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Daily Opinion Summaries
New York Court of Appeals
- Bessemer Trust Company, N.A. v. Francis S. Branin, Jr.
Business Law, Corporate Compliance, Labor & Employment Law and Professional Malpractice & Ethics
- In the Matter of James J. Seiferheld v. Raymond Kelly
Constitutional Law, Government & Administrative Law, Labor & Employment Law and Public Benefits
- The People v. John Lingle; The People v. John Parisi; The People v. Dominque Murrell; The People v. John Prendergast; The People v. Manual Rodriquez ;The People v. Darryl Sharlow
Constitutional Law and Criminal Law
|Docket: No. 63||Opinion Date: April 28, 2011|
Areas of Law: Business Law, Corporate Compliance, Labor & Employment Law and Professional Malpractice & Ethics
Plaintiff sued a former employee after a number of the former employee’s clients left plaintiff’s wealth management and investment advisory firm for the firm that the former employee currently works at. The United States Court of Appeals for the Second Circuit certified the following question for the court: “What degree of participation in a new employer’s solicitation of a former employer’s client by a voluntary seller of that client’s good will constitutes improper solicitation?” In answering the certified question, the court continued to apply its precedents in Von Breman v. MacMonnies and Mohawk Maintenance Co. v. Kessler and held that the “implied covenant” barred a seller of “good will” from improperly soliciting his former clients. The court also held that, while a seller may not contact his former clients directly, he may, “in response to inquiries” made on a former client’s own initiative, answer factual questions. The court further held that the circumstances where a client exercising due diligence requested further information, a seller may assist his new employer in the “active development… of a plan” to respond to that client’s inquires. Should that plan result in meeting with a client, a seller’s “largely passive” role at such a meeting did not constitute improper solicitation in violation of the “implied covenant.” As such, a seller or his new employer may then accept the trade of a former client.
|Docket: No. 84||Opinion Date: April 28, 2011|
Areas of Law: Constitutional Law, Government & Administrative Law, Labor & Employment Law and Public Benefits
Petitioner, a New York City police officer, retired in 2004 and was awarded disability benefits. In the following years, the police department received information indicating that petitioner was not disabled; that he made false representations to the Police Pension Fund (“Fund”); and that he had ingested cocaine, thus becoming ineligible to return to duty. At issue was whether the city should continue to pay petitioner a pension. The court affirmed the Appellate Division’s order annulling the termination of petitioner’s pension benefits and held that the benefits can only be terminated by the trustee of the Fund, who has not taken necessary action.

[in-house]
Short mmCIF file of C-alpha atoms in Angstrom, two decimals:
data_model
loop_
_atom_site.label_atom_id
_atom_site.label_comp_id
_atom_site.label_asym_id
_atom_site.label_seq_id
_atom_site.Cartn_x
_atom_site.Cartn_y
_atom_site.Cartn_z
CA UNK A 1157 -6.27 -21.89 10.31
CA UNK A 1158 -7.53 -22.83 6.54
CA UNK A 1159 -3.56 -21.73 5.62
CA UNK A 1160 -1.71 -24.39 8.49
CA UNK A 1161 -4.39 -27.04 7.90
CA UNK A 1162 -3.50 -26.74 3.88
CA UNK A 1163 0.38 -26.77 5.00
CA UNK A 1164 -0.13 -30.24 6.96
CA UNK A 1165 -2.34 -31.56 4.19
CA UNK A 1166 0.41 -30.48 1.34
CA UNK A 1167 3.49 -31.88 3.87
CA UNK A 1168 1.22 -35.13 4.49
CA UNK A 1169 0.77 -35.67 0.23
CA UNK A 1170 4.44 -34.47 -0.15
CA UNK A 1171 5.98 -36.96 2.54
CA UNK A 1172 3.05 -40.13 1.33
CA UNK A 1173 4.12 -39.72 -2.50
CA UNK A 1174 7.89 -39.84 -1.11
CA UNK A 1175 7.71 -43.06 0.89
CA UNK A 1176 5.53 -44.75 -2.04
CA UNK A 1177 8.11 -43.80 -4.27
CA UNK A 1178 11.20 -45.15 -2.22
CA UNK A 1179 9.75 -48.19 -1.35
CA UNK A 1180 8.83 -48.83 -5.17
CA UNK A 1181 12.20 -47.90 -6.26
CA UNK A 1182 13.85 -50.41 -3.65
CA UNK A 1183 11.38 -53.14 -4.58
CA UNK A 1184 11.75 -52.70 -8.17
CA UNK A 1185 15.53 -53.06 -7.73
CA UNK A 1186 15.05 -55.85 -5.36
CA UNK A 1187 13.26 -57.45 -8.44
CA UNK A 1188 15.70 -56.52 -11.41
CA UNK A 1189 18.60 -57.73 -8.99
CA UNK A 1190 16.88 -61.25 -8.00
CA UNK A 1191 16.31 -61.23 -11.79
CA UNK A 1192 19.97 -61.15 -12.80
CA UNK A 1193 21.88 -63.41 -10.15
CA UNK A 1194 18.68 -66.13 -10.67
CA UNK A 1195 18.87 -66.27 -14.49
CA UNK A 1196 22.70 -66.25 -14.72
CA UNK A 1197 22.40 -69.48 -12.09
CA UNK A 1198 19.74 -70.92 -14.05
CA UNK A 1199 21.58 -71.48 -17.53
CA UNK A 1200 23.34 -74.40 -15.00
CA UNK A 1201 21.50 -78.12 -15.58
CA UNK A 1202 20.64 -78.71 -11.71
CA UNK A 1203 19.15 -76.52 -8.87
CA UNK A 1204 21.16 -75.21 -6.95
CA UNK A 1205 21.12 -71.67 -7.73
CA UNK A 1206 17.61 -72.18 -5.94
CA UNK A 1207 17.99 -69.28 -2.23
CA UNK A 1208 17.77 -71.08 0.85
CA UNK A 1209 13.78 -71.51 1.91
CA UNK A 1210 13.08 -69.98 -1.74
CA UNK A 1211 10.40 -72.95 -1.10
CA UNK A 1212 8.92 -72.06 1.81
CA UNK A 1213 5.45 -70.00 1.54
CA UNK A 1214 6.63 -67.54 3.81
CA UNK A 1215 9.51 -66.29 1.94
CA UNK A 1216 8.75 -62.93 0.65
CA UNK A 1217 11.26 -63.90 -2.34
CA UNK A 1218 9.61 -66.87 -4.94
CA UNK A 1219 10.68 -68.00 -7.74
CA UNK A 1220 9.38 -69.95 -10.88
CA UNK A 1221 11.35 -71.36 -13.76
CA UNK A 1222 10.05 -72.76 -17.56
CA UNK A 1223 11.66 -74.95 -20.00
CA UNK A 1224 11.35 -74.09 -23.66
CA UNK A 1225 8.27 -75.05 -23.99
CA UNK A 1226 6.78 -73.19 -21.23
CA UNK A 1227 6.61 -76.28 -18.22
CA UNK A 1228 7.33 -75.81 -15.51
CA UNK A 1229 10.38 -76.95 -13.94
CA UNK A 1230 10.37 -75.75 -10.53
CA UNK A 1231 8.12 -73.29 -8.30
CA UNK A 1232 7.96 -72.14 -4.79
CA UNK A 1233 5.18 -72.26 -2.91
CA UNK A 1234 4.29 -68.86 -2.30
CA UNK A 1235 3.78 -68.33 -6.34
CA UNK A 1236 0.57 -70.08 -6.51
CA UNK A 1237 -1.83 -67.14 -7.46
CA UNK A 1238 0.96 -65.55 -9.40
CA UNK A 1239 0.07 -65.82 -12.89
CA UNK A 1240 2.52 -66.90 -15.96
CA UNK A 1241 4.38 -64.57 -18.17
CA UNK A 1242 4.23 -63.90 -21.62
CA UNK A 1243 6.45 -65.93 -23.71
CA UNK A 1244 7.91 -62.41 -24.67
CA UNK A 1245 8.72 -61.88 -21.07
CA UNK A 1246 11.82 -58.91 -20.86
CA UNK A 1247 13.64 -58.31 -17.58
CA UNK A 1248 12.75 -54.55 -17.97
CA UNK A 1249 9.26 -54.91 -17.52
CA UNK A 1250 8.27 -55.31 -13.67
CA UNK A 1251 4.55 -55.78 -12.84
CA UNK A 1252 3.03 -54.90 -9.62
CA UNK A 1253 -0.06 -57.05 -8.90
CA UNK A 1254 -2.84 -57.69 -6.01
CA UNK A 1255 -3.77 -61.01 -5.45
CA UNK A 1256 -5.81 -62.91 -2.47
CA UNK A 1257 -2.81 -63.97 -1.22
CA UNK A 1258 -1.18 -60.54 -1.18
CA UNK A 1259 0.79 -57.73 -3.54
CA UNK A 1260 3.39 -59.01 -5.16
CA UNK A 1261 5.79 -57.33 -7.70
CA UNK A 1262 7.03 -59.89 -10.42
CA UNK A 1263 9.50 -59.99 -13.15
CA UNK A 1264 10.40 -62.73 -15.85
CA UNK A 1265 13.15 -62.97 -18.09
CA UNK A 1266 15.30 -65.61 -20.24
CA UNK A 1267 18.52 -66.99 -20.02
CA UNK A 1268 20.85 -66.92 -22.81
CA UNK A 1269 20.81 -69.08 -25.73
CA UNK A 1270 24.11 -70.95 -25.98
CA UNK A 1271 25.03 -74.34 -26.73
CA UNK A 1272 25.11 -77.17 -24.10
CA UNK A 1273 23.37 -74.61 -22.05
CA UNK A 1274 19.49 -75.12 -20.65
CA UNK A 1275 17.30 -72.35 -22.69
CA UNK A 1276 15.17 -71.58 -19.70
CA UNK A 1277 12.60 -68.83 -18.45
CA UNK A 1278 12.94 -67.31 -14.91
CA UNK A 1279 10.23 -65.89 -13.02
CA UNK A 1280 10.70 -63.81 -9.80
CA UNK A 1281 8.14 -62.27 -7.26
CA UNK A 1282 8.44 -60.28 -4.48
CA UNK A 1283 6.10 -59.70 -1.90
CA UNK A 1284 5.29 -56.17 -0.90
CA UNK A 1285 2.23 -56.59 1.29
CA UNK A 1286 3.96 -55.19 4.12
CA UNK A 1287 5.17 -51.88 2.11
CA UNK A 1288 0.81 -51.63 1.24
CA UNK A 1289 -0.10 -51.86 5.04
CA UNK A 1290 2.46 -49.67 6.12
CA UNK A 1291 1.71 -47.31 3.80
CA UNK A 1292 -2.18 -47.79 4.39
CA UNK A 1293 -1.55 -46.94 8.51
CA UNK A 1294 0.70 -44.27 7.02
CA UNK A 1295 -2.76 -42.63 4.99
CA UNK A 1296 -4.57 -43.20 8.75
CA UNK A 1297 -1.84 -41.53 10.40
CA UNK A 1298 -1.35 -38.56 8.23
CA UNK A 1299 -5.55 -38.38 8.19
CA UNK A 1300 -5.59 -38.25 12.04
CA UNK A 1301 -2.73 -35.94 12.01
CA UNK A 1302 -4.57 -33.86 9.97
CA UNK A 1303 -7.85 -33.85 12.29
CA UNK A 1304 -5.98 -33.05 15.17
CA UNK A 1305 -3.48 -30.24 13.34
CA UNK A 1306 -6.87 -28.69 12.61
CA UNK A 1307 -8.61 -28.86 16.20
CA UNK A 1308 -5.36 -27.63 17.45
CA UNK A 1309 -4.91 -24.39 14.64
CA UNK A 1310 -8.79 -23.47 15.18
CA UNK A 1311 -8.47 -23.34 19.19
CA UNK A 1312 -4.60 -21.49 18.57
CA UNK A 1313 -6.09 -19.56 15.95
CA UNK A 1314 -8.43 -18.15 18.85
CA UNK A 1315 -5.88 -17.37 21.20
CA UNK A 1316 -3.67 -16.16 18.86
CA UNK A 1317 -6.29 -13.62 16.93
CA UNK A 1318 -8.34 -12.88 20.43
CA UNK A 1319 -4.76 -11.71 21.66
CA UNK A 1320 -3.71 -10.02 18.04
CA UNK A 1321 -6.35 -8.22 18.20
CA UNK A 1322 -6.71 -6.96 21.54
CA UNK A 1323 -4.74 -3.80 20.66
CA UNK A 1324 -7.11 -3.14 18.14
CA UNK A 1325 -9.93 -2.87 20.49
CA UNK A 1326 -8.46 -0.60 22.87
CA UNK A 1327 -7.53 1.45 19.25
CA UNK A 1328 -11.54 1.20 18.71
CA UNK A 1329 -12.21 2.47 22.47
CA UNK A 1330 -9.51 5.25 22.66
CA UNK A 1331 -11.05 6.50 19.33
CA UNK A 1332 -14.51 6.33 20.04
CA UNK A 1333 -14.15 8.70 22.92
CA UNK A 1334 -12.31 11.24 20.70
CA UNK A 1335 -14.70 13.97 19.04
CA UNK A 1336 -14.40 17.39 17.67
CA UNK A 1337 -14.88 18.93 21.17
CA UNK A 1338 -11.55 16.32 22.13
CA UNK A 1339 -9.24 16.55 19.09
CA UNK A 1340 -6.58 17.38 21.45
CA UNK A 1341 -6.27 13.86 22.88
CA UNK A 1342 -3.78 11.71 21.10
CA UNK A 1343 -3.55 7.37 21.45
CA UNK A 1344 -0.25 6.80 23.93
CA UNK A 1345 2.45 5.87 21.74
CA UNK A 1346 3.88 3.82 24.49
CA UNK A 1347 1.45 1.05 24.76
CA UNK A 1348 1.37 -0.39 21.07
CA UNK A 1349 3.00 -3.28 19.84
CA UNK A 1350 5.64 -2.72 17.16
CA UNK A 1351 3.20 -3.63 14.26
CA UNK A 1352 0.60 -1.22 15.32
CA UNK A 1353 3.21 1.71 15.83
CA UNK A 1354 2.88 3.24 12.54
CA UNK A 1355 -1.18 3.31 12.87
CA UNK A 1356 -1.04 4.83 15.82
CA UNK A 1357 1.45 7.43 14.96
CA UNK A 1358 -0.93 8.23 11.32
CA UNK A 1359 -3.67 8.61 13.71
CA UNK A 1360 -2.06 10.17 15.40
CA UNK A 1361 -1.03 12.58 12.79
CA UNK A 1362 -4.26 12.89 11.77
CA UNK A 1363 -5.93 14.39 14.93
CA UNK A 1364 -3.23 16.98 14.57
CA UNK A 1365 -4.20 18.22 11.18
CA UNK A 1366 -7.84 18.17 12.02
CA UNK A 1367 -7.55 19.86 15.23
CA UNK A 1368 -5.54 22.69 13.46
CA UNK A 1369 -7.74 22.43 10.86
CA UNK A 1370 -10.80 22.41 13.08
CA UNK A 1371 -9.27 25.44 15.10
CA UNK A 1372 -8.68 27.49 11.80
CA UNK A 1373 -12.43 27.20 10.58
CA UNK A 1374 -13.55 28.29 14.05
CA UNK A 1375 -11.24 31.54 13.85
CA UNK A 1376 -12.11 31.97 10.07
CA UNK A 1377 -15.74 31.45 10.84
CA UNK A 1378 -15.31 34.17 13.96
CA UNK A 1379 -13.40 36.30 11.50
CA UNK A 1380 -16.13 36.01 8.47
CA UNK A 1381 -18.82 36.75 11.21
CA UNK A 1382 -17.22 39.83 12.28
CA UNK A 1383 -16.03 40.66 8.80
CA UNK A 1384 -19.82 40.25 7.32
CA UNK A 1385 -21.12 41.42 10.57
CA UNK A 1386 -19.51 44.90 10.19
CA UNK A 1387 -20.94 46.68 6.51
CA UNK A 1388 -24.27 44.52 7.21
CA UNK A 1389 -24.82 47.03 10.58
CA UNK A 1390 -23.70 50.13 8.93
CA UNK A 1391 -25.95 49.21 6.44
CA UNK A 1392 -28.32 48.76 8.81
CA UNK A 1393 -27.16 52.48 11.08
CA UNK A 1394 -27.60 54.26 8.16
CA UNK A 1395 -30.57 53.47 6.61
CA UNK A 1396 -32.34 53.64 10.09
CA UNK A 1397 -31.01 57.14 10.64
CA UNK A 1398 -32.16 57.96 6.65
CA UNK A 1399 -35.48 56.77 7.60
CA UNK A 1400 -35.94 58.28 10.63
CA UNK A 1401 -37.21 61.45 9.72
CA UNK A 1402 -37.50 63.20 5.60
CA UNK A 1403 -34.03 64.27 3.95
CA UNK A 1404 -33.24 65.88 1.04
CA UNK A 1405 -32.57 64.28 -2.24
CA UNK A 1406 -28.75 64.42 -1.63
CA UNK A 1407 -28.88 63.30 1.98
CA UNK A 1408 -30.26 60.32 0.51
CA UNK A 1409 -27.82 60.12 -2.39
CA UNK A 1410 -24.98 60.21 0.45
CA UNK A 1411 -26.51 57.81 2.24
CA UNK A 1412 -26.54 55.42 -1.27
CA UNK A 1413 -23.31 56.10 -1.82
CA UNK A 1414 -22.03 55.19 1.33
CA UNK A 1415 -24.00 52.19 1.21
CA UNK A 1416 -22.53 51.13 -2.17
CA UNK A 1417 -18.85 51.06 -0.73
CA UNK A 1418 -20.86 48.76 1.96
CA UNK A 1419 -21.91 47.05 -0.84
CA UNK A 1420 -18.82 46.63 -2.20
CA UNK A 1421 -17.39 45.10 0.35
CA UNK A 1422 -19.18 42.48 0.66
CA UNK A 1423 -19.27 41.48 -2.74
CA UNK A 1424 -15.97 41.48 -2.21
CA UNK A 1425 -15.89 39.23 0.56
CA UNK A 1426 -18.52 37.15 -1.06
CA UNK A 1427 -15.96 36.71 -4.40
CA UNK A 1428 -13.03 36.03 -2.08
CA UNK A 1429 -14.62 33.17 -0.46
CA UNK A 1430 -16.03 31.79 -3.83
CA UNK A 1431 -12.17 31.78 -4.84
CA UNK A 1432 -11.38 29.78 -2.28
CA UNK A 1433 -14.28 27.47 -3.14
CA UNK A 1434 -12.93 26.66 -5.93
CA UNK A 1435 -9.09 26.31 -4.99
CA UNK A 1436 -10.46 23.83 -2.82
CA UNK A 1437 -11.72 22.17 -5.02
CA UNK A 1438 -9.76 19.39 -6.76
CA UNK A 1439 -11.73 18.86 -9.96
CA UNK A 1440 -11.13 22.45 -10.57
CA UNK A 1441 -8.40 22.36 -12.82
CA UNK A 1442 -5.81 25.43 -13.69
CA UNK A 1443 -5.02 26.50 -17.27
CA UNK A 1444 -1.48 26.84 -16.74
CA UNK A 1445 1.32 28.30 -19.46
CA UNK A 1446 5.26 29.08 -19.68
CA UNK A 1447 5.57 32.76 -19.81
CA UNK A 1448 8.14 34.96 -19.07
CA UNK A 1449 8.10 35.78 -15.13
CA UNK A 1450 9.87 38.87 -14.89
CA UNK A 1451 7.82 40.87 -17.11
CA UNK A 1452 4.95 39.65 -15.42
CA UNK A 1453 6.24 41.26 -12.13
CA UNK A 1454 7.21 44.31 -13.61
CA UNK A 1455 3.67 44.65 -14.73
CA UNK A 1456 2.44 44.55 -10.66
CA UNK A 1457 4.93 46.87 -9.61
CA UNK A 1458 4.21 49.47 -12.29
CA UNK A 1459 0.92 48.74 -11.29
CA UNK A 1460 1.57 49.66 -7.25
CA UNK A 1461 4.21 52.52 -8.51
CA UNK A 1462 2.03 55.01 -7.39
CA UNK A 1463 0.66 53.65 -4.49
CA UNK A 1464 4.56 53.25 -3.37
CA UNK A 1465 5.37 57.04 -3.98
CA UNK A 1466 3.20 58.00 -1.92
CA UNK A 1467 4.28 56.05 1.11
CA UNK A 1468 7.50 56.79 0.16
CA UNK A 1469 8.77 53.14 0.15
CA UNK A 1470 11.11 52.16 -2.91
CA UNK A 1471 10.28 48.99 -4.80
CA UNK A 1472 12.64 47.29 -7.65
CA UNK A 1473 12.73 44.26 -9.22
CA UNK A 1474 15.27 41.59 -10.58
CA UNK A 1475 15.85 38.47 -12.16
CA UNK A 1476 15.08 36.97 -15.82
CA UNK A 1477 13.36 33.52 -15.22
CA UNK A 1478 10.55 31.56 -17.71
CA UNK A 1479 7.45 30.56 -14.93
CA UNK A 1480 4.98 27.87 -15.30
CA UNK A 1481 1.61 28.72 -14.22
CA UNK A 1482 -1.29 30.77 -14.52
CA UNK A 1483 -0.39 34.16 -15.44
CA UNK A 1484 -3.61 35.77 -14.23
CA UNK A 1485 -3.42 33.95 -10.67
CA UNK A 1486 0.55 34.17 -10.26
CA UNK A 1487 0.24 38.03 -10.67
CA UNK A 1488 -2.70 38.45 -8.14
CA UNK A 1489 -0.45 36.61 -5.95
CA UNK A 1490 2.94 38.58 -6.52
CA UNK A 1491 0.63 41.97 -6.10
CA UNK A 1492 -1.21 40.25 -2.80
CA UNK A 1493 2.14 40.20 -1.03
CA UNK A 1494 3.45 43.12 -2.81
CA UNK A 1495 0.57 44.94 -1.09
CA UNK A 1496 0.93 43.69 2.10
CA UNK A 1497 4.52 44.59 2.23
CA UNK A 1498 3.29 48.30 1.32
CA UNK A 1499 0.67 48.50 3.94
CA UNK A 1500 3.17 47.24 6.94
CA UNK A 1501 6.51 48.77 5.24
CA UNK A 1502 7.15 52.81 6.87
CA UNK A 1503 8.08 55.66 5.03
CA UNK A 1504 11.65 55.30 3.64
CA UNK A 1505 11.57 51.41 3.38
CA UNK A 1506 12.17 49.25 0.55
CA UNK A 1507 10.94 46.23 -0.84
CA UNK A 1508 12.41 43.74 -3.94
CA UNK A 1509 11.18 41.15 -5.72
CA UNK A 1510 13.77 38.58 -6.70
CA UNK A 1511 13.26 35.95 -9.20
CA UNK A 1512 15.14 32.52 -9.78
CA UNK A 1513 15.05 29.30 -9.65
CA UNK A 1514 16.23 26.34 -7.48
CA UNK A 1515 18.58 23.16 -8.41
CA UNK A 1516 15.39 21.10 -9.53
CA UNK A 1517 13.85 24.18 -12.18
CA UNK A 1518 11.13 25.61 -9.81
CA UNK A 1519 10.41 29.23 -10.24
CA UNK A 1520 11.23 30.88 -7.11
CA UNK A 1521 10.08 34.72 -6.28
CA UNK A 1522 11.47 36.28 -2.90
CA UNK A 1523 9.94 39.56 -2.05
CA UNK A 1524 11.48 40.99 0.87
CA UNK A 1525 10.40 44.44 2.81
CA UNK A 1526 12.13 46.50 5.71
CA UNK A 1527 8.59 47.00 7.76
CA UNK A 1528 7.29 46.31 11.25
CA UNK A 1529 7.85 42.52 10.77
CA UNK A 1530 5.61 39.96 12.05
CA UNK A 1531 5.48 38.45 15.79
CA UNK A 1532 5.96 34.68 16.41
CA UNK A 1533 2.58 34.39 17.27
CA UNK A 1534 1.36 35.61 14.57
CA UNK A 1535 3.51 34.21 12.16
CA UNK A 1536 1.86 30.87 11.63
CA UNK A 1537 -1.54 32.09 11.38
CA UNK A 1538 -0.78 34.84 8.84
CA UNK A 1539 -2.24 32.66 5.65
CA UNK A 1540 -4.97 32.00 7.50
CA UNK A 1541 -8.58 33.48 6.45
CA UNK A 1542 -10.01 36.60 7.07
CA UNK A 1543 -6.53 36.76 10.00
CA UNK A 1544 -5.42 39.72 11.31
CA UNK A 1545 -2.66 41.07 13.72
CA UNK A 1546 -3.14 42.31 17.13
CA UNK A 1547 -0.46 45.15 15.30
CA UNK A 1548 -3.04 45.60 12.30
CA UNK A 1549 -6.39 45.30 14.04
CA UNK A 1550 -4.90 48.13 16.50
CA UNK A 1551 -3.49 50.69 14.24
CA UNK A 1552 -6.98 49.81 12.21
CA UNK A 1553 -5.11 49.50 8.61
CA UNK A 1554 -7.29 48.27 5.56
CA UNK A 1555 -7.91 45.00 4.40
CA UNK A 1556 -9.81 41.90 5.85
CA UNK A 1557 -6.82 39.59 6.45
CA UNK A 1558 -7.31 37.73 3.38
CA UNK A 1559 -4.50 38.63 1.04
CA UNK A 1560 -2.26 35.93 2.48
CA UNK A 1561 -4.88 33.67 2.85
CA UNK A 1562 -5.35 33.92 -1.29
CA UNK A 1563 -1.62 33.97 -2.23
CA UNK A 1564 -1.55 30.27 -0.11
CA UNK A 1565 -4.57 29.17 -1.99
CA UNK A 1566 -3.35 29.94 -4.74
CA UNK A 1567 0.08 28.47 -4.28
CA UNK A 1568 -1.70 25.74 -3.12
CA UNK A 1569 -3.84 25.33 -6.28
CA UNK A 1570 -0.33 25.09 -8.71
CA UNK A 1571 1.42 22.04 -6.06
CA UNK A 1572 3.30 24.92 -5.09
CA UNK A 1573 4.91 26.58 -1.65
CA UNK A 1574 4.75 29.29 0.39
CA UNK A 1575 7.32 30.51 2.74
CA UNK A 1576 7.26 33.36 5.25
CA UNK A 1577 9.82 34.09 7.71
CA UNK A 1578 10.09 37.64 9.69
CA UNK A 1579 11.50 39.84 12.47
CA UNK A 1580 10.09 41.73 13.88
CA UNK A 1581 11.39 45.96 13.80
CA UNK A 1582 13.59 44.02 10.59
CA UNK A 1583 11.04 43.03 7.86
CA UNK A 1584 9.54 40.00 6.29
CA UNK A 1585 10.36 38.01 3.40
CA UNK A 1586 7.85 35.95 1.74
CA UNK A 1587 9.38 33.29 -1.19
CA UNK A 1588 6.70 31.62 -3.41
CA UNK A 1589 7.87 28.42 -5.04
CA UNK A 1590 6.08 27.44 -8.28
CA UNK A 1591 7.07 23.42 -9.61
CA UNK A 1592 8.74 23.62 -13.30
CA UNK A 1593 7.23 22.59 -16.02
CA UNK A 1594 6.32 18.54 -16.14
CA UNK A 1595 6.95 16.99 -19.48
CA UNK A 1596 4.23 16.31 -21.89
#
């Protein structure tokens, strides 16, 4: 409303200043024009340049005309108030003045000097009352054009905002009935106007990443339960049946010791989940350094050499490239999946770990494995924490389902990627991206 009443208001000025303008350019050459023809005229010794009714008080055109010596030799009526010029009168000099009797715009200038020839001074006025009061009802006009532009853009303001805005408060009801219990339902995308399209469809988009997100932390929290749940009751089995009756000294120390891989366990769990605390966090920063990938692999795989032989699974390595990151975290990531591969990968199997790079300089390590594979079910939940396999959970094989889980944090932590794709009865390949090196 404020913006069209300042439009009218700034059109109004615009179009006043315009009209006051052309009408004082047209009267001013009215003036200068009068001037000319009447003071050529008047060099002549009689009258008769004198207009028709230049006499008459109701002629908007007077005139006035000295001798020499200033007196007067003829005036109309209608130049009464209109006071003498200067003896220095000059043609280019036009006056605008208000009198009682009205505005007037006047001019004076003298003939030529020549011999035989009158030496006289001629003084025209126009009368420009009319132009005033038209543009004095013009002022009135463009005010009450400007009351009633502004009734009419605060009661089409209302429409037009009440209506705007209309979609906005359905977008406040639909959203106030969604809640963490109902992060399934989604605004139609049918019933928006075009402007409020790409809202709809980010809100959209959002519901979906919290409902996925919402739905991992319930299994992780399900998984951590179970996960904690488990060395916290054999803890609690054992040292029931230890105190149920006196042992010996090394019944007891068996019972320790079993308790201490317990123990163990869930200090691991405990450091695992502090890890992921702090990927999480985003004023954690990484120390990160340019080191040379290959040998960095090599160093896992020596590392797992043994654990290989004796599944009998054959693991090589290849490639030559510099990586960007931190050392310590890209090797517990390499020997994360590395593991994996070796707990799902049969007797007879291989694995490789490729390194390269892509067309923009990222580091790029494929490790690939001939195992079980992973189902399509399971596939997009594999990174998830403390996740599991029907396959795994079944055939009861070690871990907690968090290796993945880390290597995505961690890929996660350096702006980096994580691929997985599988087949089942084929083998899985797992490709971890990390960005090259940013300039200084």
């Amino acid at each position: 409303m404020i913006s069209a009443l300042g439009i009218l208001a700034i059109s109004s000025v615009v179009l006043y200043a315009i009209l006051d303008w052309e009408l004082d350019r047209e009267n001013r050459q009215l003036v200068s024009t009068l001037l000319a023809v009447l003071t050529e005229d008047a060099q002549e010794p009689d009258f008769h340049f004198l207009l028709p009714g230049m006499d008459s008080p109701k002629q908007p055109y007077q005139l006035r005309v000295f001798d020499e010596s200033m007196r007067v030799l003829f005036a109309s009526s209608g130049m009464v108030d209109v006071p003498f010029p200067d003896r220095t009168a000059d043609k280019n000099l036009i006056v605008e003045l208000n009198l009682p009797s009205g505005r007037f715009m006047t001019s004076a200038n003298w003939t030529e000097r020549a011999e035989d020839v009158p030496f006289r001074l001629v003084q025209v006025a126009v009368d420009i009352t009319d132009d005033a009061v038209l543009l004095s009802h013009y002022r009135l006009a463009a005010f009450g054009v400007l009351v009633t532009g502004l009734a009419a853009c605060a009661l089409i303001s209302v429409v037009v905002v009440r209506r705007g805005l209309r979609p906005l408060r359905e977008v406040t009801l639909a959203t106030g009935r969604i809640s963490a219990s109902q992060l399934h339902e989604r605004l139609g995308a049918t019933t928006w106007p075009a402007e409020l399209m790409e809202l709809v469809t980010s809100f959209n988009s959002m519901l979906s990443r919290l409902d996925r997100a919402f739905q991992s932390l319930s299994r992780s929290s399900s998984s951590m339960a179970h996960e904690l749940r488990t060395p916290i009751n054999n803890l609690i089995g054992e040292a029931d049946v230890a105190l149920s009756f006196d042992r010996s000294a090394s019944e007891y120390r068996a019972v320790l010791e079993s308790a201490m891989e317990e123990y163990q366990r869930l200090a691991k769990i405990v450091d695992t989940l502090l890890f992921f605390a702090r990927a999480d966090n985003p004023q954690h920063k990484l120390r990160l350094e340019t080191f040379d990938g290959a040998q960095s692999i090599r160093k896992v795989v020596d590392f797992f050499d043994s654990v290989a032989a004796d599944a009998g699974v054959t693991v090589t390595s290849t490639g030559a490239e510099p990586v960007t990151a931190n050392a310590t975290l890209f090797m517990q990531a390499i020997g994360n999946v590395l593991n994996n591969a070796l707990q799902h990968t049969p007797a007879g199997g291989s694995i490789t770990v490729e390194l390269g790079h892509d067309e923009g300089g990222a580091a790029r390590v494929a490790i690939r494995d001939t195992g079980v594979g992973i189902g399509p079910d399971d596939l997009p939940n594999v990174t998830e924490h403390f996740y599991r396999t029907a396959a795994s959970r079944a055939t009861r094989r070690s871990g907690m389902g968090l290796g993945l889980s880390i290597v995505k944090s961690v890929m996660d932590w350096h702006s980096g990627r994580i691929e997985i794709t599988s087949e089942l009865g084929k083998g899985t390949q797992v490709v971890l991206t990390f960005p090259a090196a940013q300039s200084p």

The People v. John Lingle; The People v. John Parisi; The People v. Dominque Murrell; The People v. John Prendergast; The People v. Manual Rodriquez ;The People v. Darryl Sharlow
|Docket: 65, 66, 67, 68, 86 and 87||Opinion Date: April 28, 2011|
Areas of Law: Constitutional Law and Criminal Law
Defendants, six individuals, sought relief upon resentencing from their statutory obligation to serve postrelease supervision (“PRS”). At issue was whether Double Jeopardy barred their resentencing to PRS; whether substantive due process barred their resentencing to PRS; whether a resentencing court may reconsider a defendant’s sentence at a resentencing to correct a People v. Sparber error; and whether the appellate division may reduce a defendant’s sentence on appeal from a resentencing to correct a Sparber error. The court rejected defendants’ Double Jeopardy argument and held that after it handed down People v. Sparber, the legislature promptly adopted legislation to allow resentencing as many defendants as possible to sentences that include PRS. The court also rejected defendants’ substantive due process argument where defendants did not give reason for the court to interpret substantive due process more broadly in these circumstances as a matter of state constitutional law. The court also held that resentencing to set right the flawed imposition of PRS at the original sentencing was not a plenary proceeding. The court further held that the Appellate Division could not reduce the prison sentence on appeal in the interest of justice when a trial court lacked discretion to reconsider the incarceratory component of a defendant’s sentence. Accordingly, the court affirmed the Appellate Division’s order except People v. Sharlow, where the the order should be reversed and the resentence imposed by the Supreme Court reinstated.
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